|Compiling to the Intel instruction set email@example.com (2004-06-06)|
|Re: Compiling to the Intel instruction set firstname.lastname@example.org (2004-06-09)|
|Re: Compiling to the Intel instruction set email@example.com (2004-06-09)|
|Re: Compiling to the Intel instruction set firstname.lastname@example.org (Scott Moore) (2004-06-25)|
|Re: Compiling to the Intel instruction set email@example.com (Andi Kleen) (2004-06-30)|
|From:||Andi Kleen <firstname.lastname@example.org>|
|Date:||30 Jun 2004 23:01:28 -0400|
|Posted-Date:||30 Jun 2004 23:01:27 EDT|
Scott Moore <email@example.com> writes:
> I don't agree that 386 is all that non-orthognal. The main thing that
> requires a register is the ecx as count register, and string moves,
> compares, etc, that use esi/edi and ecx for the rep instruction.
Funny is that many RISCs are more non-orthogonal - they require fixed
registers for divisions. The 386 dropped this restriction.
[and their OSes are often far more segmented than modern x86 OS too,
but that's a different chapter]
> Pretty much all such uses are deprecated now, and the software
> optimization manuals state that sequences of standard instructions are
It depends; rep movsl is still the best memcpy in many situations on
several modern x86 (that's because the microcode can do special
optimizations for it). The other string operations are also quite
small (which allows inlining) and not necessarily slower than a hand
> The biggest source of "non-orthogonal" register uses I encounter are
> function calls. Virtually all register calling conventions require
And function returns. And a real compiler usually wants to have
some kind of inline assembly facility, which also normally requires
fixed input/output registers.
> Now there is a lot of complaining about lack of register space on the
> 386. Things are getting better with the x86-64, but there is a lot you
> can do in the meantime. A huge number of numeric references require no
> more than byte registers (think char type in C). The standard method
> in most 386 compilers is to carry all operands as full dwords, which
> is not necessary. A lot of traffic can be kept in byte registers,
> which effectively expands the register space to a maximum of 10 from
> the usual 6 (al, ah, bl, bh, cl, ch, dl, dh, esi, edi). Also, in many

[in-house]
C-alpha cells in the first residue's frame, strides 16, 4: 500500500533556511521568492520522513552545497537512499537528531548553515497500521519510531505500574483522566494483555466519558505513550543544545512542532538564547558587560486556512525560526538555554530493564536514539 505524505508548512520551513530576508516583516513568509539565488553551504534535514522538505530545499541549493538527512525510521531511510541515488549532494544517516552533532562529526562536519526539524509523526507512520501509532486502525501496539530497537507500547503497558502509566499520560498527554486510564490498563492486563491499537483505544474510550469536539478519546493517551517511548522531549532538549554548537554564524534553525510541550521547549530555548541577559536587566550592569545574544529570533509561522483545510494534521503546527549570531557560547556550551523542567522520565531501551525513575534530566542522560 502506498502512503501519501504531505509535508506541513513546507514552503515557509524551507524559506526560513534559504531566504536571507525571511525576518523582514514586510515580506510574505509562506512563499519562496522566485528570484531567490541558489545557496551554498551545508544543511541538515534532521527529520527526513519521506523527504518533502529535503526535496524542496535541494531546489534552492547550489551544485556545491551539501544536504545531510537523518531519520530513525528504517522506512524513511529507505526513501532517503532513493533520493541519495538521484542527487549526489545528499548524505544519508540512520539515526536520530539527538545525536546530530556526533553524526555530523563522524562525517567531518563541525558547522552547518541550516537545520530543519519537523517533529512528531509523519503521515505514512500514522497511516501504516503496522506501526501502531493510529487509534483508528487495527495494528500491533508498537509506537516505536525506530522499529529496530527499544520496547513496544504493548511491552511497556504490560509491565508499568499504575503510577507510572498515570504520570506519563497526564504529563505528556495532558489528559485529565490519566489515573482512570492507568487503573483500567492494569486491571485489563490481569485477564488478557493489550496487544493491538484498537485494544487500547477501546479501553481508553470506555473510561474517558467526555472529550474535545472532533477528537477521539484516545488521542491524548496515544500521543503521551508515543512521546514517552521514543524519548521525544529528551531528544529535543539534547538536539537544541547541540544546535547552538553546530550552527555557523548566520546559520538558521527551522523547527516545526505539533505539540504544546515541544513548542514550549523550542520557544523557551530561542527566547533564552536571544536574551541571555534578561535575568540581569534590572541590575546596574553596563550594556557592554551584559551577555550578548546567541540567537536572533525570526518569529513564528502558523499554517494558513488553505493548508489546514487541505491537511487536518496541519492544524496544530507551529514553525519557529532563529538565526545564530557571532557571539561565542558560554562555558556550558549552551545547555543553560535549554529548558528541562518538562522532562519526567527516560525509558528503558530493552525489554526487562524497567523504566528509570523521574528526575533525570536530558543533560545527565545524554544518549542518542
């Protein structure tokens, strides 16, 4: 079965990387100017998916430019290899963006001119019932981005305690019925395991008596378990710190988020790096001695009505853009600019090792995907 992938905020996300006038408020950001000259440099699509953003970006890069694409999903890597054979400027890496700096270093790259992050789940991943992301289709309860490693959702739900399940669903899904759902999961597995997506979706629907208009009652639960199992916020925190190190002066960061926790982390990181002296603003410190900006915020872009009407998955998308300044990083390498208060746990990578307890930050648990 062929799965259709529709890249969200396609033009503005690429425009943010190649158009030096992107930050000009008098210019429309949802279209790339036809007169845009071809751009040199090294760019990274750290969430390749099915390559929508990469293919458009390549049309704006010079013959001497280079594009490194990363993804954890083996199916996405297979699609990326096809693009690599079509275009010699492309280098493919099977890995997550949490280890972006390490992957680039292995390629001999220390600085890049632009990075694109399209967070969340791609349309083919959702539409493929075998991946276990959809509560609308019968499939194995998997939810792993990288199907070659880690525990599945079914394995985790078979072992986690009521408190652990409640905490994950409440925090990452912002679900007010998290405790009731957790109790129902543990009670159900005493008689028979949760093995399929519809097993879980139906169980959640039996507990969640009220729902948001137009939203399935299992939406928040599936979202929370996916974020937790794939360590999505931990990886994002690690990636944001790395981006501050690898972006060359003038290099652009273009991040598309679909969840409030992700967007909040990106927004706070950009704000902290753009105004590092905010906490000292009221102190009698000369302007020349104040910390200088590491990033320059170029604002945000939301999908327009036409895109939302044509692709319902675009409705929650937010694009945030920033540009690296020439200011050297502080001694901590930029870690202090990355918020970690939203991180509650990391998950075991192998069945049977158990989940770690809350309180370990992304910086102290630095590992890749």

This is usually a bad idea for performance, because the instruction
reordering dependency tracker in modern x86s consider eax/ax/al/ah as
the same register. You will just get a lot of instruction stalls
because actually independent instructions get false dependencies.
> cases, you can forgo using the ebp in preference to direct stack
> offsets, and thus free up the ebp register, making 3 dword registers
> and 8 byte registers, and various combinations thereof.
Disadvantage is that the code gets bigger on average (an ebp reference
is one byte smaller than a reference to esp). It's a win when there
are only a few references to stack variables in the function, but
when there are more the space disadvantage offsets the saving from
not doing the frame pointer setup. Of course on some large functions
having one register more also pays off and it's usually faster.
But overall it's a trade off between code size and performance
> The RISC trick of assigning fixed blocks of registers to the calling
> convention is too expensive for the 386. Ie., in parameters, out
> parameters, function return and scratch. The calling convention, in my
It's widely used by x86 compilers these days (e.g. for static C
functions or even globally with a special switch) and typically
generates faster and smaller code.
Custom adjusting the calling conventions is even better of course, but
just the default register ABI is normally an improvement.
The biggest problem in writing a x86 compiler is probably not all
that, but writing a code generator that generates good floating point
code for the x87 FPU stack. One way to avoid this is to just target
modern (SSE2-capable) x86s and only generate scalar SSE2.
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